When we’re in that space for the “Life Support” sequence, we go passed the iconic Keith Haring ‘Silence=Death’ poster that we fought really hard to get that cleared for the show. Michael Greif, who directed the show originally, he lived this experience. For myself, as a 29 year old gay man, this experience is important for me to understand as a person and to understand as a New Yorker. Making sure we honored those people and what happened to them and the ongoing fight and the research for a cure is a huge part of what we talked about on an everyday basis. How do we make this feel as authentic as it can possibly feel. How do we protect and honor the memory of the people. The hall where Angel’s memorial and the “Life Support” scenes takes place is the only space in the design that’s elevated away from the audience. You don’t see the audience behind those scenes, because we wanted to protect every part of that visual.
Even though I sort of grew up with the show, it does kind of feel like a period piece—a very current one. While research on HIV/AIDS has come a long way, it’s important to keep in mind how it has affected the LGBTQIA community.
Absolutely. It is a period piece, but it couldn’t feel more relevant. A community of people is being oppressed and disenfranchised for who they are and that’s as relevant today as it was 20 years ago.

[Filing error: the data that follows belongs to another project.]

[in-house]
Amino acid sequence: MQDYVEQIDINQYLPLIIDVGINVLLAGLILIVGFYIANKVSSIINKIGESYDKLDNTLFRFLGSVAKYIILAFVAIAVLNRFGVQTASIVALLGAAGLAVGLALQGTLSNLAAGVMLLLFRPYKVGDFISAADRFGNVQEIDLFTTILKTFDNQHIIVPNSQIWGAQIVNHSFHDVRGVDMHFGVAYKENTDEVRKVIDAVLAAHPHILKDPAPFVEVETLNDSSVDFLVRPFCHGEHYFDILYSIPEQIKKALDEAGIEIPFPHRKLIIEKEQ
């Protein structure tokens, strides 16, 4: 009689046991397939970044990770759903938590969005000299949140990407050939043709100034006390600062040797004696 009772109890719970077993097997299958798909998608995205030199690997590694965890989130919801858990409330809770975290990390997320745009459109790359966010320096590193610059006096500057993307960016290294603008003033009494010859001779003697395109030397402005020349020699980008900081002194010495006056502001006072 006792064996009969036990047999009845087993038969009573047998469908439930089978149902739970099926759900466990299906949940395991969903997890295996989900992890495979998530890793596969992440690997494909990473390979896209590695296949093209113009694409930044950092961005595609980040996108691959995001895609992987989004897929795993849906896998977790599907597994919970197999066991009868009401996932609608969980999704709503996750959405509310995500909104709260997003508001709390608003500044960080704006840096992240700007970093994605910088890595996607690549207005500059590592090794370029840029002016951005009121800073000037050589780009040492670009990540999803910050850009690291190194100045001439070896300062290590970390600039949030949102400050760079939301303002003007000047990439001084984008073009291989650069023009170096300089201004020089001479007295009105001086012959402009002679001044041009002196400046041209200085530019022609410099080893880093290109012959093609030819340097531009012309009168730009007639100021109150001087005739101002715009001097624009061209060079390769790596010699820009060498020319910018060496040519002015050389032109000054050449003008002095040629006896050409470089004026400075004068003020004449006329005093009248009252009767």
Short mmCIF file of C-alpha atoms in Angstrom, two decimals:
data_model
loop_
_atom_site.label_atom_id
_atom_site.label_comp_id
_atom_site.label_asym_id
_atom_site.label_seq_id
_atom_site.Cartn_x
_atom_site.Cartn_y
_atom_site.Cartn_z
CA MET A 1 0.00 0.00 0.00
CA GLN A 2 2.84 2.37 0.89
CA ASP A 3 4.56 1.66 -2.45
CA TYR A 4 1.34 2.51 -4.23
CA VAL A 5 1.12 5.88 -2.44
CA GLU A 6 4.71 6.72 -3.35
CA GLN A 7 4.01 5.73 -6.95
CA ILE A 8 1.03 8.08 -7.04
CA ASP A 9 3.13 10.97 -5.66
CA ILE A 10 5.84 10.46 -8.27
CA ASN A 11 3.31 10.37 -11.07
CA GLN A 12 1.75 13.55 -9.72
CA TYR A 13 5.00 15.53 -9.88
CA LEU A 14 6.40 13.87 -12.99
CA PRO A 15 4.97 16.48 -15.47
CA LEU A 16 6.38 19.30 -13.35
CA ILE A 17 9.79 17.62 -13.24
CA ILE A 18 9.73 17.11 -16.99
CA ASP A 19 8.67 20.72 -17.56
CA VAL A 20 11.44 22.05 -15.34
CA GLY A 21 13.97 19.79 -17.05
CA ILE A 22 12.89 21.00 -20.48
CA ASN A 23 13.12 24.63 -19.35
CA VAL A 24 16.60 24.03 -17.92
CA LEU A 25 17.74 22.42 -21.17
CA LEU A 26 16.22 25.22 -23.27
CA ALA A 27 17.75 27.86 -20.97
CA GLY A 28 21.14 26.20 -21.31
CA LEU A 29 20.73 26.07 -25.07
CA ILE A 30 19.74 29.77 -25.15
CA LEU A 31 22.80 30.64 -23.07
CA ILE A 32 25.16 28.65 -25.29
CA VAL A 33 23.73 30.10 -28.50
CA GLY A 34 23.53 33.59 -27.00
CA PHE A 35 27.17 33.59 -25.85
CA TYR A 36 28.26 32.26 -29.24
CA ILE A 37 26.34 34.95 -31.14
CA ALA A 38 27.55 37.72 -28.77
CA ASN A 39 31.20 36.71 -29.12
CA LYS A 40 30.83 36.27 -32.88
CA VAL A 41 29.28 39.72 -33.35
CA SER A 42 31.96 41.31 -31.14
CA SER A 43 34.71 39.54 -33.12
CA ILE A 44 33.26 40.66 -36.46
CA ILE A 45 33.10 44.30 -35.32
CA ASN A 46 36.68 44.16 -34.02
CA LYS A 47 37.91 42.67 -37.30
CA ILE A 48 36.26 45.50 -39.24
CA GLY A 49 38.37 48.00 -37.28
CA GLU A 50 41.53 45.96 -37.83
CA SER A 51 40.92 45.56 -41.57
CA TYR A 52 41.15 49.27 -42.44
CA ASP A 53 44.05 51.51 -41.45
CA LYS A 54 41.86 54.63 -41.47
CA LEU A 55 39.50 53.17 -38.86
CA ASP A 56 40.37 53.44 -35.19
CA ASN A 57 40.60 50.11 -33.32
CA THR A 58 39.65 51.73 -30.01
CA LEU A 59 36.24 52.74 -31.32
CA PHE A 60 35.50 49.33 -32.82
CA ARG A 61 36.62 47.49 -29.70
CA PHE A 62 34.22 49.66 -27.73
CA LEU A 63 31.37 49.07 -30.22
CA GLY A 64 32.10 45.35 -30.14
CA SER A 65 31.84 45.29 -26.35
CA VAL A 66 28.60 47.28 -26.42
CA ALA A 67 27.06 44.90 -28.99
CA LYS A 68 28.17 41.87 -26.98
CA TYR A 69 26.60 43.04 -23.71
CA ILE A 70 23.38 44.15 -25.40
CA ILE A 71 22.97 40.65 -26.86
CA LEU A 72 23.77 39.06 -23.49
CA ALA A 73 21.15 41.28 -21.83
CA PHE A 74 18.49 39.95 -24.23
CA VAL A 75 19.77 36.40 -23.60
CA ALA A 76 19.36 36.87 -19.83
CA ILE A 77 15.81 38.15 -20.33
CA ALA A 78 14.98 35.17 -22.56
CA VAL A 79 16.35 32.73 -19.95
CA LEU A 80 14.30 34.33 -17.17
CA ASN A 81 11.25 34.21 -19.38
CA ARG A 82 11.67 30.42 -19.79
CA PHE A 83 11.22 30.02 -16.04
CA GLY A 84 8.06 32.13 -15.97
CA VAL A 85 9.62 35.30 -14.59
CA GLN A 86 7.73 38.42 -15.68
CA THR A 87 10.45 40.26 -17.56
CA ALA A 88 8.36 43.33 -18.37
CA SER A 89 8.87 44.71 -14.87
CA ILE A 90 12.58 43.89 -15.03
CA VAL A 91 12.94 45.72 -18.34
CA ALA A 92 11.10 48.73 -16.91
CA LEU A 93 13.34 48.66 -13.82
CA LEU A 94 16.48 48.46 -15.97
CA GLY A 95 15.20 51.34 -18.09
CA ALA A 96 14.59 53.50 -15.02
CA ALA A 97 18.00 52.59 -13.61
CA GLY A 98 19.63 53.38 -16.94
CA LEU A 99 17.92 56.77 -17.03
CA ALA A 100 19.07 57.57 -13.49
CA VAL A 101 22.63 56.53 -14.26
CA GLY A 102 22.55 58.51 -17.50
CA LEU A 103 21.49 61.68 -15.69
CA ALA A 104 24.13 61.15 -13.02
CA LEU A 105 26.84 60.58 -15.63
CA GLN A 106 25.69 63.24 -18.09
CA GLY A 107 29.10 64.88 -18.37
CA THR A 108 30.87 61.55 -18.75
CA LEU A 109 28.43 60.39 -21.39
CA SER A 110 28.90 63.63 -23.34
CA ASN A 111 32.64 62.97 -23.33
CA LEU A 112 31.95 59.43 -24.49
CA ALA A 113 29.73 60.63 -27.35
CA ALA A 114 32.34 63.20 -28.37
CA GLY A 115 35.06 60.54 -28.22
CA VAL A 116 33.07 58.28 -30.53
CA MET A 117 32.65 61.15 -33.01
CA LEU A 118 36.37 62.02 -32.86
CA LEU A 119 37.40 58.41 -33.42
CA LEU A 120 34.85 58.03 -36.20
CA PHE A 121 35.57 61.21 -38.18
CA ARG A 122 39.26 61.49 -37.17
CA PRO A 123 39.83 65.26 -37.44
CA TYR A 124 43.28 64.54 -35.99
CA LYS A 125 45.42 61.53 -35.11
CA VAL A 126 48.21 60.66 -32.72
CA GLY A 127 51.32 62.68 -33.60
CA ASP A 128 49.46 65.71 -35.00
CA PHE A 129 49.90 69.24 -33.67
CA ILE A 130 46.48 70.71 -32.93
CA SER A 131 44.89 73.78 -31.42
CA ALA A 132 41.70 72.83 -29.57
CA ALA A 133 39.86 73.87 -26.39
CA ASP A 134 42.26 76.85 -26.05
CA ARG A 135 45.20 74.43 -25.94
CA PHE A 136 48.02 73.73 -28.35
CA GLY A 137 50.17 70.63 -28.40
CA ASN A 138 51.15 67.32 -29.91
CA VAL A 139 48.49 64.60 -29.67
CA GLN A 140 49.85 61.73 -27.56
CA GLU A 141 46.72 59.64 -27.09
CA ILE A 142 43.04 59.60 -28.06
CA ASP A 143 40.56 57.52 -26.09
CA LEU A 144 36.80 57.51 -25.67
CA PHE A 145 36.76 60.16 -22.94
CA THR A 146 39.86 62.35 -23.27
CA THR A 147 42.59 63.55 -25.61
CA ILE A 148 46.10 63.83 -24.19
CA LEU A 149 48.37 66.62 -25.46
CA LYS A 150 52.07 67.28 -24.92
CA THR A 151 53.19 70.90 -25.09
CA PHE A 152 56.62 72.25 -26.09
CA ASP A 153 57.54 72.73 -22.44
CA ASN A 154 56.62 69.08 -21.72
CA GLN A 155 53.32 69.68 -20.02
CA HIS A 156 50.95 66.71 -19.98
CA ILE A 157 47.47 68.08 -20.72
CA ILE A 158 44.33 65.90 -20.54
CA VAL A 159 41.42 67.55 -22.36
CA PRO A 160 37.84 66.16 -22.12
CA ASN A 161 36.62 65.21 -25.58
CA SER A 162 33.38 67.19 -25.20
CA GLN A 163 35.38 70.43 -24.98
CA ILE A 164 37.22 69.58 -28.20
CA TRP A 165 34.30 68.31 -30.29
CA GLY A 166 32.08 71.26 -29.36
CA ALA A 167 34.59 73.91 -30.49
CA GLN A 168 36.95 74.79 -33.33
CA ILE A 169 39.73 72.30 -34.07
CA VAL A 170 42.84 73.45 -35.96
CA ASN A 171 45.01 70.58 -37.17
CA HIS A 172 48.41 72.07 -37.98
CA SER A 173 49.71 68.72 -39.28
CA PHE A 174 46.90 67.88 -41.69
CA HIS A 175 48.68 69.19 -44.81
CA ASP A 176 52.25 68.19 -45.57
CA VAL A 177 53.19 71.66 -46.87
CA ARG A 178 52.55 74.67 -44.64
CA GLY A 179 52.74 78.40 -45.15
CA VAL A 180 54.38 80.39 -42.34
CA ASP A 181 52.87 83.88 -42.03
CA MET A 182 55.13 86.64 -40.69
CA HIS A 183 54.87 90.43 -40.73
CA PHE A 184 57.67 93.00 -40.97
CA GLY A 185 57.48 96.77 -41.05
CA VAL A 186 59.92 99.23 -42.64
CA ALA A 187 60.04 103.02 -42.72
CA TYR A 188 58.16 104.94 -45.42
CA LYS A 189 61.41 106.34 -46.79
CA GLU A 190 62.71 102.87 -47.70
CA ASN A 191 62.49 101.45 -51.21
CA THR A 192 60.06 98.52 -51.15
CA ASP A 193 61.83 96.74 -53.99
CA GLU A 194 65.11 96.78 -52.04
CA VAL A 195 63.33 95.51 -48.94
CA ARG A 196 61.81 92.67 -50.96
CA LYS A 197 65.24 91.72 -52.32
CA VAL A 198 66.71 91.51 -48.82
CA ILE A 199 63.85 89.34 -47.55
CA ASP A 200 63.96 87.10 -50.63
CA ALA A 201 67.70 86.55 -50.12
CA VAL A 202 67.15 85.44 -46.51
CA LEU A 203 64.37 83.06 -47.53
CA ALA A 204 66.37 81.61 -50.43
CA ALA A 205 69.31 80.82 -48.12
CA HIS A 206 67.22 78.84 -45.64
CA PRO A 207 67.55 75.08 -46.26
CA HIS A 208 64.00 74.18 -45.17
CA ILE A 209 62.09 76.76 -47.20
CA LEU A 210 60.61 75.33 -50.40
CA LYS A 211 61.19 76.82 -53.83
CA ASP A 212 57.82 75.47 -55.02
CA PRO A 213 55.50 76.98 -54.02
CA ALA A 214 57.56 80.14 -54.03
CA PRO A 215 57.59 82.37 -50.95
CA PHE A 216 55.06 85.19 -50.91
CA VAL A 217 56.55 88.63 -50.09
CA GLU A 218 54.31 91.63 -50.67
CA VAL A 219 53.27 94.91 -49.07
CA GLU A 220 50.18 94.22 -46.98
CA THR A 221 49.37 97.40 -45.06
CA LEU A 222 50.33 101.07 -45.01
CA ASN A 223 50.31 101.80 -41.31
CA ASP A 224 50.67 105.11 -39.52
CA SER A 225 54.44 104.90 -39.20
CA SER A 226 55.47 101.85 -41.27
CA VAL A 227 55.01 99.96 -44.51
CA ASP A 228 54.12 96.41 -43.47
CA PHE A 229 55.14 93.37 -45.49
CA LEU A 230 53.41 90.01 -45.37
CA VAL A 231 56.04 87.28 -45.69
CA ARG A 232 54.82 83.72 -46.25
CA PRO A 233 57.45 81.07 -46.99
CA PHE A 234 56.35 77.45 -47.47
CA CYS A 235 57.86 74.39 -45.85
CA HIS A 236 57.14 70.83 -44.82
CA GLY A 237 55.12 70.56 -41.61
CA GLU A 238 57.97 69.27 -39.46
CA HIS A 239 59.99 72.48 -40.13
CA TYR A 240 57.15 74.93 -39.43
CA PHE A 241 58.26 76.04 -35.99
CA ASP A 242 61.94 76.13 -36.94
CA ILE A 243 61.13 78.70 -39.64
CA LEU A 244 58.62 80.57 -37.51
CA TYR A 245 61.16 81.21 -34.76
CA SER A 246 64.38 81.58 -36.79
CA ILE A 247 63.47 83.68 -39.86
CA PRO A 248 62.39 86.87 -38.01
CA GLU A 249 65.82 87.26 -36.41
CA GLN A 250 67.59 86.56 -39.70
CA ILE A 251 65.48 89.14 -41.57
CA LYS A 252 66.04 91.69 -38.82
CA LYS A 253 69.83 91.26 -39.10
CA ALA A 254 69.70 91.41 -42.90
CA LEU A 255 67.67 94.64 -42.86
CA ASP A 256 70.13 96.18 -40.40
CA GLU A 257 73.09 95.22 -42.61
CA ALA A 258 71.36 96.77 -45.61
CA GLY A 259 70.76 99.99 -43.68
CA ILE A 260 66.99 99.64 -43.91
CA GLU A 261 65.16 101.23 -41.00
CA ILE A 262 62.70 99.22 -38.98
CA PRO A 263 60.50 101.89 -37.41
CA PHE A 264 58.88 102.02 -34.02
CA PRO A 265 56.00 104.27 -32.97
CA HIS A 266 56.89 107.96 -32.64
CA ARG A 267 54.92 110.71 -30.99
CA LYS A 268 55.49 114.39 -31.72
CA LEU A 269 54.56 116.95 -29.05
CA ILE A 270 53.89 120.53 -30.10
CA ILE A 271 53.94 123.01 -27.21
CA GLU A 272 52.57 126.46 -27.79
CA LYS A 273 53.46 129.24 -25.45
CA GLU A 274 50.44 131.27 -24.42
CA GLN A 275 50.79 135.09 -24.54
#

Was it tricky to incorporate the paths for the cameras to move around the set?
The thing that was really unique was that all the playing spaces where they actors performed were about 6 feet off the ground of the studio floor. They were walking on stages and catwalks that were elevated off the ground. We filled in the areas around with mosh pits of people, but they were essentially walking on places where they could easily fall off (laughs). I think the main thing is that we were blessed to have Alex Rudzinski as our television director, and Alex is brilliant.
Yeah, he’s amazing.
He has the knowledge and the wherewithal on how to execute to bring that life. It was a really intense collaboration between him and I and Michael Greif and our producers Marc Platt and Adam Siegel as well as our lighting designer, Al Gurdon, because at any given moment we’d have actors moving in a particular way given what the audience was doing. It’s not an easy story to tell period. There are many characters, there’s a lot of emotion, you go to commercial every 12 minutes and you lose momentum. There’s a lot to figure out. One that particularly comes to mind is the “Will I?” sequence because we follow Jordan Fisher through the space in one uninterrupted Steadicam shot. It required beautiful work from our Steadicam operator, but it required a lot of coordination so you’d see what we wanted you to see. We didn’t want to catch someone in a costume change or see another cameraman moving to another position.